The most technologically advanced version of the Toyota Camry will arrive in Australia in November featuring a V6 engine that will be more powerful than the one fitted to the Holden Commodore.
Toyota has released details of the fully imported version of the Ford Mondeo, Mazda 6 and Volkswagen Passat rival that will replace the locally made one from early October, the time that the Japanese car maker will shut the door on more than 50 years of local assembly.
It also marks the loss of the locally developed, V6-engined Aurion large car, with the eighth-generation Camry featuring petrol and petrol-electric hybrid four-cylinder, and V6 drivetrain options.
The upcoming Camry is built on the Toyota New Generation Architecture that has so far rolled out under vastly improved models such as the second-generation Prius petrol-electric hybrid hatchback and the C-HR compact SUV.
A new generation of the Corolla small car is expected soon that will also jump to the more advanced platform that introduces a more expensive double-wishbone rear suspension that’s believed to help with rolling out advanced vehicles with electrified drivetrains.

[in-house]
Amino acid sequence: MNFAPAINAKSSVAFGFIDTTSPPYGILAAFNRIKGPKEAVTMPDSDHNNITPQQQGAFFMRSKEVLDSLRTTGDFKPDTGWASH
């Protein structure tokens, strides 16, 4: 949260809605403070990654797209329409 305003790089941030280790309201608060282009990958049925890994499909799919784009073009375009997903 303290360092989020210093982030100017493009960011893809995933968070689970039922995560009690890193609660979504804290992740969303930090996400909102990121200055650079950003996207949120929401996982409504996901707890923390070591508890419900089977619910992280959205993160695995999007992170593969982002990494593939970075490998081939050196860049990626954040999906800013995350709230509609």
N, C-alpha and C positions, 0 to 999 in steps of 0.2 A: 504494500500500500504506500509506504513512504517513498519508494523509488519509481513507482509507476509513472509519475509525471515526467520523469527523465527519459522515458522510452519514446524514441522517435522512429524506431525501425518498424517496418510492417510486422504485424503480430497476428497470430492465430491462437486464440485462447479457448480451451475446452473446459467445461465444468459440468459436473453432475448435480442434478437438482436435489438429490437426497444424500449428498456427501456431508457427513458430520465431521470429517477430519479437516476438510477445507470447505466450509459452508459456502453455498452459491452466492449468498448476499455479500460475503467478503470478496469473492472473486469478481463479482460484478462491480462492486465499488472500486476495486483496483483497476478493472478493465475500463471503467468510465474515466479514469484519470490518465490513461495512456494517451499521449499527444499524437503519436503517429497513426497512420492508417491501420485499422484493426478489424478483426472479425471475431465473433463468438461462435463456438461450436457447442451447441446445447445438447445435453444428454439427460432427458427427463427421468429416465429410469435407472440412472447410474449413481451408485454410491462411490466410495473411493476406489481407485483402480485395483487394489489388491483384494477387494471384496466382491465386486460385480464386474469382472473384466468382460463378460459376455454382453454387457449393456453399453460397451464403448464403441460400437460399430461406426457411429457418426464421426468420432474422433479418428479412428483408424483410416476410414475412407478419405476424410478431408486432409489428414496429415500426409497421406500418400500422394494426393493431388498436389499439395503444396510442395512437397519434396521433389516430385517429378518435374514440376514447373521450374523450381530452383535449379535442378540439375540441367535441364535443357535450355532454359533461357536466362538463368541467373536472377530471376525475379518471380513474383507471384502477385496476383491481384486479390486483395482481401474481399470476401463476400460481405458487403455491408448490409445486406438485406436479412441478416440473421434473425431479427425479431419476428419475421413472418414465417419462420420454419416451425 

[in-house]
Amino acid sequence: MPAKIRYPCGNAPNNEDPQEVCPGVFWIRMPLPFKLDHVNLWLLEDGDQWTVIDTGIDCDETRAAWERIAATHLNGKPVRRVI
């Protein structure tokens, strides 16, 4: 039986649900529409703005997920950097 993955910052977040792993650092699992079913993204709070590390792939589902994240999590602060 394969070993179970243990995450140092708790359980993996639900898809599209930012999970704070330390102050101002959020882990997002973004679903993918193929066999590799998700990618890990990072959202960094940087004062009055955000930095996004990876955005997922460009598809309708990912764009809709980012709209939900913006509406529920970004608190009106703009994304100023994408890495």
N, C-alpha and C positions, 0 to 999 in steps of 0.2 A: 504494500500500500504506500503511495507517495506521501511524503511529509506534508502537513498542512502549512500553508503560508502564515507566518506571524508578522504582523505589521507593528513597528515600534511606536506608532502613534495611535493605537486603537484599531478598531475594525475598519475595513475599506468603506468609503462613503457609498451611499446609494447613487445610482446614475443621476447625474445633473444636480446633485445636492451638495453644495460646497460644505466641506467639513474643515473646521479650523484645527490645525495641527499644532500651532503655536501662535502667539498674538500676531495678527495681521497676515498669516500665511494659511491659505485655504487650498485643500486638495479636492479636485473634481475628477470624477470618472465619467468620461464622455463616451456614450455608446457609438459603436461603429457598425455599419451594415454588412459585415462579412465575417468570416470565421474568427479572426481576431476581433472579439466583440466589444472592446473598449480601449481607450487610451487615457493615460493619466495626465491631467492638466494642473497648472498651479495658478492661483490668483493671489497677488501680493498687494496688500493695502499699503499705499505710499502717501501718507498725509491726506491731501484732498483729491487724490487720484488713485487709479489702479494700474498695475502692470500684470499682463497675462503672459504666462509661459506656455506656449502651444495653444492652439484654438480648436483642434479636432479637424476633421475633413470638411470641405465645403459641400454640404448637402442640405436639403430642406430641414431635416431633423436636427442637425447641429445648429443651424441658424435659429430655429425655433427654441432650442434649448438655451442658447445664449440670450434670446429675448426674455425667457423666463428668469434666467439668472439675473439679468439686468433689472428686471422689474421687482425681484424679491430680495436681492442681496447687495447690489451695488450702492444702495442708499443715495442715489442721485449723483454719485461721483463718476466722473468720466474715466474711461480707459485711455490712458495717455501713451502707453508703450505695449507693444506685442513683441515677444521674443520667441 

The fully imported Camry is a huge technology leap over the locally made one that was hit by budget cuts that dropped our version of the mid-sizer well behind the advanced driver assist-equipped versions sold in overseas markets.
The new Camry introduces much brighter LED headlights, a head-up display, and an electric parking brake that replaces the foot-operated parking brake that is still featured in a number of Toyota- and Lexus-badged products.
But more importantly, Toyota has announced the Camry will include automatic emergency braking as standard, meaning the mid-sizer will be able to either avoid or minimise the damage from a crash before even the driver can react.
The hybrid version of the Camry will produce 155kW, with fuel use expected to slip below 4.5 litres per 100 kilometres once the government-sanctioned test is finalised ahead of its November launch.
The V6, meanwhile, is expected to produce around 222kW and 356Nm, making it more powerful than a V6-engined Holden Commodore.
The new hybrid-engined Camry gains an extra 30 litres of boot space over the model it will replace, with the batteries moving from beneath the boot floor to underneath the rear seat.
One thing Toyota is yet to announce, though, is pricing. The more technology-laden imported Camry potentially means the Japanese brand will struggle to meet its current $26,490 starting price. The cheapest version of the current hybrid-engined Camry – lacking all the advanced safety tech – starts from $30,490.
The Toyota Camry currently has a strong lead in the mid-size car segment, helped by a heavy focus on fleet and government sales that favour locally made cars. It has regularly featured in the top 10 best-selling cars in Australia.